If you’re at all in tune with the film photography world, you know film stocks from various manufacturers are either being discontinued or rapidly getting more expensive. The latest example of this came last month when Kodak announced it was increasing the price of its various film stocks by between 9–15%.
As is often the case with sudden price changes, Kodak immediately faced criticism from members of the film photography community, many of whom suggests Kodak isn’t supporting film photographers as much as they believe it should be. In response to this criticism, two respected entities in the film photography world, Silver Grain Classics and Nico from Nico’s Photography Show, attempted to contextualize these price increases in an effort to calm down the community.
|Photo by Matthew Wright|
While their respective efforts appear to have been taken well by the film photography community, Matthew Wright, writing on 35mmc, has a slightly different take on the price increases of film.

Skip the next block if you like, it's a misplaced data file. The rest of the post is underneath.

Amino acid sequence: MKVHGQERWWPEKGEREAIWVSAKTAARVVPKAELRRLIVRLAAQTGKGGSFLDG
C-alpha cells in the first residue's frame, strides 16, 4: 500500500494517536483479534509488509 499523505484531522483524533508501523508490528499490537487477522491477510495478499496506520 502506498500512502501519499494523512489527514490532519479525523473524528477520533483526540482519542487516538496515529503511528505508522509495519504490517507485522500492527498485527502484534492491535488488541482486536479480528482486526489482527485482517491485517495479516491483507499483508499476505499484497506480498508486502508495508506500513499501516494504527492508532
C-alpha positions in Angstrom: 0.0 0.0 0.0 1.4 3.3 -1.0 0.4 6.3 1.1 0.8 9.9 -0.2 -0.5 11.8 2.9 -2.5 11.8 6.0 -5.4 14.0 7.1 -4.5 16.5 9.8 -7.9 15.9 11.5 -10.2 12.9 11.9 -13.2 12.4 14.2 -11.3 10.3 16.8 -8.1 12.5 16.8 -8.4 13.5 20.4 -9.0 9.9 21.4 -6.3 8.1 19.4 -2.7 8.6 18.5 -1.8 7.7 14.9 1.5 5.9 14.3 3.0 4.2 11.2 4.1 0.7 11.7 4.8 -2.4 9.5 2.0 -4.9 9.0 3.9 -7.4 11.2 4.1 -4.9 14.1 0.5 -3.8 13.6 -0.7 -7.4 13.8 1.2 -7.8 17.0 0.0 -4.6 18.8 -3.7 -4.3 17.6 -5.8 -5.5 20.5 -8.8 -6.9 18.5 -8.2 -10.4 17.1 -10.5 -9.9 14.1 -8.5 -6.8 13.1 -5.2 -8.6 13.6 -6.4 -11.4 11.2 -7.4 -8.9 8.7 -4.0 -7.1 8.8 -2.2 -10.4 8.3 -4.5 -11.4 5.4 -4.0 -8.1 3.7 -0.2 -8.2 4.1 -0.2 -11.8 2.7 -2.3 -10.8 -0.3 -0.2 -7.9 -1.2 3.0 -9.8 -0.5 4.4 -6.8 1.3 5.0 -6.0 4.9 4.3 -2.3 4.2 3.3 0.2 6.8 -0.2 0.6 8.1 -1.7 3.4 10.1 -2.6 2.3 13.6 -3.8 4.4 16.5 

In his essay, titled ‘The Film Community has a Math Problem. Not a Film Price or Kodak Problem,’ Wright breaks down a number of ways film photography is being impacted beyond simple price increases to account for inflation, supply chain constraints and more.
It’s a well-written piece that looks more into the economics and history of the film photography community than more the more topical rationale we’re used to hearing. You can read his entire writeup, which comes in at just over 3,000 words, below:
About Film Fridays: We’ve launched an analog forum and in a continuing effort to promote the fun of the medium, we’ll be sharing film-related content on Fridays, including articles from our friends at 35mmc and KosmoFoto.
This article comes from RSS FEEDS of Digital Photography Review News and can be read on the original site.